Last week, I discussed how your resume’s descriptions of your past legal work should “add value” to the clients, firms or companies where you were employed. This week’s continuation of the “adding value” theme requires you to look at your many-times- revised-and- it’s-getting-close-to–perfection resume.

This week, I ask: Do you have a section in your resume that describes your experience drafting motions or briefs while working for a firm?  Writing briefs, doing the research, writing, and/or oral argument are all effective ways to showcase your value.  (Similarly, taking depositions and getting admissions from the other side is also a good way to show your value.  Trials, arbitrations, mediations and favorable settlements also help you hit it out of the park with the person interviewing you.)

If you have contributed to motions or briefs in a substantive way, take a look at that section of your resume again. I’m sure you started out the paragraph with a past tense action verb, such as:  

  •  Researched and wrote summary judgment             motions, motions in limine and motions to dismiss

The past tense action verbs are great; leave them in. However, if your entry looks like the one above, there is no description of what you did or what value you gave to your former employer or client. Good impressions about your law school or grade point aside, the partner looking at your resume needs to know exactly what you can do for her.

For example, let’s say she’s has to file a complex motion to dismiss in chancery court in next month and needs some help. From your resume, noted above, she doesn’t really know if you can handle this task. Instead of offering generic experience on your resume, “Researched and wrote … motions to dismiss,” try something like this instead:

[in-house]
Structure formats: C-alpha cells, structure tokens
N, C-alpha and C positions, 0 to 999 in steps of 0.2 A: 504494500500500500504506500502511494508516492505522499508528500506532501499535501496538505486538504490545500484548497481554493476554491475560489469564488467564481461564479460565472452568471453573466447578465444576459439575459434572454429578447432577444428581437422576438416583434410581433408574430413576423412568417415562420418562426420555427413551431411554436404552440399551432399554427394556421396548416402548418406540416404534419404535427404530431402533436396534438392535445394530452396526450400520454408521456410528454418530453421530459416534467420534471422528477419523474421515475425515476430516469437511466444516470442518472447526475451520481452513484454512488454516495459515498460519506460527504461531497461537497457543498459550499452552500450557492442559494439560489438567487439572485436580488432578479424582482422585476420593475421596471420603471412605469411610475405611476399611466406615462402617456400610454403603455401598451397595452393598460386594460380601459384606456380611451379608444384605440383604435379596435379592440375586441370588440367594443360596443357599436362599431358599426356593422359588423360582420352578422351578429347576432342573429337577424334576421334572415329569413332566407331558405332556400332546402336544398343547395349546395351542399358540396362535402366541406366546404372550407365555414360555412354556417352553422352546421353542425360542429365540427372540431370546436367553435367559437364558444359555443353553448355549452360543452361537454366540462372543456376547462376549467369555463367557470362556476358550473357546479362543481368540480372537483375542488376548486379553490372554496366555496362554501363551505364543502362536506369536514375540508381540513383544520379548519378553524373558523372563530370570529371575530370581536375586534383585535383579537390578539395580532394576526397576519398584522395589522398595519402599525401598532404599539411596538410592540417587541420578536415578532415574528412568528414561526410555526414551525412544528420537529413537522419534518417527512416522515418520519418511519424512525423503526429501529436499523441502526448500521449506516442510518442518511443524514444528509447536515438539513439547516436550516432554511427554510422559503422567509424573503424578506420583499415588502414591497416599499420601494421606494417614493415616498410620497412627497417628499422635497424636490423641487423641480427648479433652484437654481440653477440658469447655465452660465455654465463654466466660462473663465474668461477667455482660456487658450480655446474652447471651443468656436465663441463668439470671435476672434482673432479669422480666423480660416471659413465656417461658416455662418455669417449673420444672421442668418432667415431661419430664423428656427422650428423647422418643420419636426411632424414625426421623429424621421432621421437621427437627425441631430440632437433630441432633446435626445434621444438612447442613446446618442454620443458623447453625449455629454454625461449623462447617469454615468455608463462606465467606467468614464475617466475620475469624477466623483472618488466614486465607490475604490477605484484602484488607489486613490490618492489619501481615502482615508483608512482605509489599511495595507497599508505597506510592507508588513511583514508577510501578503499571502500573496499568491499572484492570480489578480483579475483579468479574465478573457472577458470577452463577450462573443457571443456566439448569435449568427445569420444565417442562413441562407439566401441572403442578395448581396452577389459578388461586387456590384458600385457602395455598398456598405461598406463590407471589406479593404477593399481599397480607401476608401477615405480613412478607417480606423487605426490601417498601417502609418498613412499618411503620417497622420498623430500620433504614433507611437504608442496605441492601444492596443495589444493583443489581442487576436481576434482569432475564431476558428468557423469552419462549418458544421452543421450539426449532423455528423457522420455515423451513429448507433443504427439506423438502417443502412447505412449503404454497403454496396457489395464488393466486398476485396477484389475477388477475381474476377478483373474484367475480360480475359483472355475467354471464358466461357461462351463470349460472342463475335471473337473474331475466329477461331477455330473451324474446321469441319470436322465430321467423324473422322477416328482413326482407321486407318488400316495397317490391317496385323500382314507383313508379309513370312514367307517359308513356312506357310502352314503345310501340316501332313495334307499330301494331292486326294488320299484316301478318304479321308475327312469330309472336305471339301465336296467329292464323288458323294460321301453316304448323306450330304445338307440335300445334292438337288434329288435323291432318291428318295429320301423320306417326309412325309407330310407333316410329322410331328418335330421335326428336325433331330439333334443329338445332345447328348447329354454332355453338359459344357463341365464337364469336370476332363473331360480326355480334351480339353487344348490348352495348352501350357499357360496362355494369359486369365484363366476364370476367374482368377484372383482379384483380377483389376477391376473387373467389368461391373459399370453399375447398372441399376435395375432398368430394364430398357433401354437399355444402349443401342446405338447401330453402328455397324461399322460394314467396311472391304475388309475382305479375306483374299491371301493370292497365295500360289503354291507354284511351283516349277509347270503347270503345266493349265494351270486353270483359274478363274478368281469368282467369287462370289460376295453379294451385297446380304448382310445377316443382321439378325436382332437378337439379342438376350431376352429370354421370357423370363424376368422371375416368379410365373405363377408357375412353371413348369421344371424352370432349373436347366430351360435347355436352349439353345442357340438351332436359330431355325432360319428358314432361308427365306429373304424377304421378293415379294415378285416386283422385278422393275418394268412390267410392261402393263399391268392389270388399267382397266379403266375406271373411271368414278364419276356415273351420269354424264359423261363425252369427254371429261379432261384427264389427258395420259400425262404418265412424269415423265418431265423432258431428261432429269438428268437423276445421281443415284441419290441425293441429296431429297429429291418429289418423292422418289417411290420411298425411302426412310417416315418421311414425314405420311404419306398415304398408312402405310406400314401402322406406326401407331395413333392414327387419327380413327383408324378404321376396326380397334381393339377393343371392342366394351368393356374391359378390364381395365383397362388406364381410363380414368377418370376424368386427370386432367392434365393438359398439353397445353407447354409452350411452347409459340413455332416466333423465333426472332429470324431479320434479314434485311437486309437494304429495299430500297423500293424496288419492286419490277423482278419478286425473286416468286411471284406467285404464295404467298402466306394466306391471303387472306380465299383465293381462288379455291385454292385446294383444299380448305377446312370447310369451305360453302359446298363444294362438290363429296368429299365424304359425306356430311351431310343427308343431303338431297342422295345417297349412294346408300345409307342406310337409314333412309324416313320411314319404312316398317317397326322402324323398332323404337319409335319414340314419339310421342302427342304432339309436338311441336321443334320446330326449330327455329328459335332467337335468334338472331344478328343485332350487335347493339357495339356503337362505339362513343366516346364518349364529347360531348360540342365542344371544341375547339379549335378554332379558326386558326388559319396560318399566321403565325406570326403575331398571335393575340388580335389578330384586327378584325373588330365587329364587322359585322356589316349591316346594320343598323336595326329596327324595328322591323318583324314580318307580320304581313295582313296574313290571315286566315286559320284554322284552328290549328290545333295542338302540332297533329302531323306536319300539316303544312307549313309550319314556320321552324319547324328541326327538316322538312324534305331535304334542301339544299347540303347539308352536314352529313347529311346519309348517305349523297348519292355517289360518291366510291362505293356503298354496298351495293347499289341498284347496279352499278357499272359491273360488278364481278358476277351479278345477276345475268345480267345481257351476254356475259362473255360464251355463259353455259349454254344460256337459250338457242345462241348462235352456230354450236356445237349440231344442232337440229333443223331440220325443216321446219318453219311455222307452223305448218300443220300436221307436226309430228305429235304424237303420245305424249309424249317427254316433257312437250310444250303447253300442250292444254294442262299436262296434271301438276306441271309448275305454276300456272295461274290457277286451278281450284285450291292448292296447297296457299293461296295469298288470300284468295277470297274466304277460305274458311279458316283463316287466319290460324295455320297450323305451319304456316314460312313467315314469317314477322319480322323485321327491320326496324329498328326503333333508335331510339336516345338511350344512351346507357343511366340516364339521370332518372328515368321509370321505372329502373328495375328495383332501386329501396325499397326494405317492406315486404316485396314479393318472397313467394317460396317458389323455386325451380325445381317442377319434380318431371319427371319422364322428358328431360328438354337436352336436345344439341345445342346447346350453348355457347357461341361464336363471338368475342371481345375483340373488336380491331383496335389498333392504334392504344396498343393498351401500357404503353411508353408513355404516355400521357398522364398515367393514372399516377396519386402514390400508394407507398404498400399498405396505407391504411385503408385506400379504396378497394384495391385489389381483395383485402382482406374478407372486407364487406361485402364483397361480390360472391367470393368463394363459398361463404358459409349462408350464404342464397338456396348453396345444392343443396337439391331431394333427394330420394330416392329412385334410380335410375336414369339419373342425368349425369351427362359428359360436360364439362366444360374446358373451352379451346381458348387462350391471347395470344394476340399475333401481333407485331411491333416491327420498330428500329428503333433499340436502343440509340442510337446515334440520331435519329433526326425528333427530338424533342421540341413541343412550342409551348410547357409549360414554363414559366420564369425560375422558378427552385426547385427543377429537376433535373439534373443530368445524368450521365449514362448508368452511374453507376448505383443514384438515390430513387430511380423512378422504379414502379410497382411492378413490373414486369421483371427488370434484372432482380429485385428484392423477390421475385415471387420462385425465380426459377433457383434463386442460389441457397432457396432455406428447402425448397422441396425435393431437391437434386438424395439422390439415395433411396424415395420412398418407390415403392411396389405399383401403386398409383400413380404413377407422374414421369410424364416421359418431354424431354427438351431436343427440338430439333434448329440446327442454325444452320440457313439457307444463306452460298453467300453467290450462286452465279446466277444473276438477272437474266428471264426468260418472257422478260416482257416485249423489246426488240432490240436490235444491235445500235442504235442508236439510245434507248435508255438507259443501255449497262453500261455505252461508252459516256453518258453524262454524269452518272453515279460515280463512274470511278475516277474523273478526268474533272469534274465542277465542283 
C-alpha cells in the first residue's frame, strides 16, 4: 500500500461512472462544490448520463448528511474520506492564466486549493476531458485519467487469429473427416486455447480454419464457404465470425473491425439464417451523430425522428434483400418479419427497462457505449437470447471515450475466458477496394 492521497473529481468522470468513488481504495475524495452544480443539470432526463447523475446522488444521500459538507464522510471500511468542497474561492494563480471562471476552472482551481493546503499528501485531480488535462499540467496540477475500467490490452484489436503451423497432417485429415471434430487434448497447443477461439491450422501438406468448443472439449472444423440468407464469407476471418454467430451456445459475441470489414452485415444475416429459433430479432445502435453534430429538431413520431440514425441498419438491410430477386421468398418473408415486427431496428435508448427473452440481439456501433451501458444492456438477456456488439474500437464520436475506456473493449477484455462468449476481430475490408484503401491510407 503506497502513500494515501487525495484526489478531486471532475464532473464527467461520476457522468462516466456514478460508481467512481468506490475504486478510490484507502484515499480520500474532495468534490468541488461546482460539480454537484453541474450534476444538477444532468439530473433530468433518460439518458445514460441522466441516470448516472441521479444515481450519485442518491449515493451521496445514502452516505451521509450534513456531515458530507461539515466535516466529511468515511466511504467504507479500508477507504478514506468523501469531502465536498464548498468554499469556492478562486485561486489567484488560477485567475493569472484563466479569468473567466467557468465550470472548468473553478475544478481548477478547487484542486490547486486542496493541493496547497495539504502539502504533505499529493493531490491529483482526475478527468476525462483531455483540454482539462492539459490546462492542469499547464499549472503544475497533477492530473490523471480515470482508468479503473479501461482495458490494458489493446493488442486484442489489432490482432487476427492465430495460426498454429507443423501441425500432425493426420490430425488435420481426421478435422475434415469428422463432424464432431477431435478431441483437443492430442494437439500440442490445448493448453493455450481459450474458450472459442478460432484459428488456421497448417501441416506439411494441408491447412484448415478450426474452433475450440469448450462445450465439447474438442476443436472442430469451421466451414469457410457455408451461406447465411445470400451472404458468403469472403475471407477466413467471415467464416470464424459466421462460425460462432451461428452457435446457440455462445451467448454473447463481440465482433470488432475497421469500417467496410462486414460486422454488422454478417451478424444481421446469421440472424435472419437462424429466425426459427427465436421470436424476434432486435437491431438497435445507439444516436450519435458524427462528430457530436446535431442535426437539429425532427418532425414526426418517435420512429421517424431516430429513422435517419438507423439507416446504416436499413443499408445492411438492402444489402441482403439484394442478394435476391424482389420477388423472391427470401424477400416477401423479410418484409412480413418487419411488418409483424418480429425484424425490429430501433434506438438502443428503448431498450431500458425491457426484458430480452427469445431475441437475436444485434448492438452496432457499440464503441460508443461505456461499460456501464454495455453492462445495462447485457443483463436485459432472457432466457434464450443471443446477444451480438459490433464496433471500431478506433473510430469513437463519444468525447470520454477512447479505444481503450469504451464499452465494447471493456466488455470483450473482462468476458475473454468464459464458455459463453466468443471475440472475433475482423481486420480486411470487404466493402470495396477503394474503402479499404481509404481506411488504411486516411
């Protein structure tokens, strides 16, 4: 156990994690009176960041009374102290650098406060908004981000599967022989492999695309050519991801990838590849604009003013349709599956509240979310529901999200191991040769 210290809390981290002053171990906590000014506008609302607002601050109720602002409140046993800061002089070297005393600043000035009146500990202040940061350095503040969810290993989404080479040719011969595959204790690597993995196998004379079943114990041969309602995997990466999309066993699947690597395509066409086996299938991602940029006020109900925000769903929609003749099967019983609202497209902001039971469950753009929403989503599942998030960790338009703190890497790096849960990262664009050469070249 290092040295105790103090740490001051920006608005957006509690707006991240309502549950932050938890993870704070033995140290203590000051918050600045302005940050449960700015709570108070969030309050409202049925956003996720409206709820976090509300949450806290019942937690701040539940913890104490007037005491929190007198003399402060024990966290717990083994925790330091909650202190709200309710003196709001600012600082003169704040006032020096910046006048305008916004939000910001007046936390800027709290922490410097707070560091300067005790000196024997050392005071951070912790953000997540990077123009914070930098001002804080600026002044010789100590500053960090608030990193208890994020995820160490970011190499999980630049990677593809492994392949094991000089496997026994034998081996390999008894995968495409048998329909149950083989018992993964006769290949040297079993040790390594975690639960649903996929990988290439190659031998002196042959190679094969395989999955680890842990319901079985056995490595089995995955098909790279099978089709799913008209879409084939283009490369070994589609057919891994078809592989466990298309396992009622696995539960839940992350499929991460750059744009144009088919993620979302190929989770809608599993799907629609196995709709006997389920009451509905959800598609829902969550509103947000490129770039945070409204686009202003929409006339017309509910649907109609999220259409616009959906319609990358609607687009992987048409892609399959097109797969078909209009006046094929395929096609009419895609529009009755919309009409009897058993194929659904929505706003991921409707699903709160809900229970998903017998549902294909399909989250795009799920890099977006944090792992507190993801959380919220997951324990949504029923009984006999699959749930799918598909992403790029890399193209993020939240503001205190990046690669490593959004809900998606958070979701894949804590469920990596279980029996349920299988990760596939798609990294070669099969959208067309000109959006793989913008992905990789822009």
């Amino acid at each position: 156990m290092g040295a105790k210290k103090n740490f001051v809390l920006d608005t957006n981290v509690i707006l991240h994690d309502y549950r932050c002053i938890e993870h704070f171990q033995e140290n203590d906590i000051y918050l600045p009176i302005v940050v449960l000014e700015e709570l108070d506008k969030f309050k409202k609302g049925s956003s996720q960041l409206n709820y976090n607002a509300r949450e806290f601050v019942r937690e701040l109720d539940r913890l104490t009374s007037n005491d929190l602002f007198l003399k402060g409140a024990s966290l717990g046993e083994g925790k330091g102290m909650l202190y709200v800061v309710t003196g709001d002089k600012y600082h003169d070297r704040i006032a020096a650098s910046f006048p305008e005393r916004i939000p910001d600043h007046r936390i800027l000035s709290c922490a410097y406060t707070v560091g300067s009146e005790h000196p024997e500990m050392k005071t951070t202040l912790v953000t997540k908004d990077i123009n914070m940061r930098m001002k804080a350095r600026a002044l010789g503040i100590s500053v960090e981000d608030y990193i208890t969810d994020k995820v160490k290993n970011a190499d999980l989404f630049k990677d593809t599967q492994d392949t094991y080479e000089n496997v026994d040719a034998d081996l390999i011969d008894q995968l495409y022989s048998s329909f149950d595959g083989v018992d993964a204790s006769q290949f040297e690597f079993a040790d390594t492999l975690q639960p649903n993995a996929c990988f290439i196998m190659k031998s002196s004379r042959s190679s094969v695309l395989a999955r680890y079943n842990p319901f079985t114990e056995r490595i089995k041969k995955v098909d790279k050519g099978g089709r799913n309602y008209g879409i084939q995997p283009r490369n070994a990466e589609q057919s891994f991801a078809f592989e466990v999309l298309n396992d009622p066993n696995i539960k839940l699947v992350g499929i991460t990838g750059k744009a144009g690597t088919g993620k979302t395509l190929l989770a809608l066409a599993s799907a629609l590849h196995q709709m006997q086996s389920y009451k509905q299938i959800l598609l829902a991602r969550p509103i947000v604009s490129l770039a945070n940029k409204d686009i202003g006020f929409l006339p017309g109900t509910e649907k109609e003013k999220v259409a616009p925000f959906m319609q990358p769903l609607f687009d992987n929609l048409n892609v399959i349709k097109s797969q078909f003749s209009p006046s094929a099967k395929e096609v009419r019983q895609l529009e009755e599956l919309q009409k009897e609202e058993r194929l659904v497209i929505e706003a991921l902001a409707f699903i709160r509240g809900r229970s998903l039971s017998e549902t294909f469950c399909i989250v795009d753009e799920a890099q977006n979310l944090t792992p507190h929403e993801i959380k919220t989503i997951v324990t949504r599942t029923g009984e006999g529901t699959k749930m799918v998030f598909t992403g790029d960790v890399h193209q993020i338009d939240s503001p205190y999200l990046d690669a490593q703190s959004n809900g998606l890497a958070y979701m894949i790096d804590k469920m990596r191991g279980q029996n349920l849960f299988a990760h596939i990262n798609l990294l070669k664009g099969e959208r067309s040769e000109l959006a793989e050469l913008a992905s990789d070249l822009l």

• Researched and wrote summary judgment motion in   complex  insurance coverage matter on behalf of insured, prevailing on three counts of a four-count complaint
  • Analyzed law and drafted motions in limine and briefs in an employment matter, successfully convincing U.S. District Court judge to rule against 6 of opposing party’s 10 jury instructions

By writing your resume in a way that describes exactly what you have done and how you were successful in the past helps a prospective employer make her decision. She knows you wrote a similarly complex brief in your experience and that you were successful. She sees what kinds of subject matter you have researched and analyzed. She sees that you added value to the brief, to your former client and to your former firm.

Phrasing your experience as I have done above allows a future employer to see that you can hit the ground running! Showcasing your talent in this way can help you land a job – even ahead of students who received better grades or who graduated from higher-ranked law schools. In this way, you provide a decision-maker with the tools she needs to go to bat for you in the hiring meeting. 

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This article first appeared in the Law Bulletin Publishing Company's The Chicago Daily Law Bulletin, in the related blog, Around the Water Cooler, and the web site of Ms. JD,  www.Ms-JD.org.


Resume - Part II
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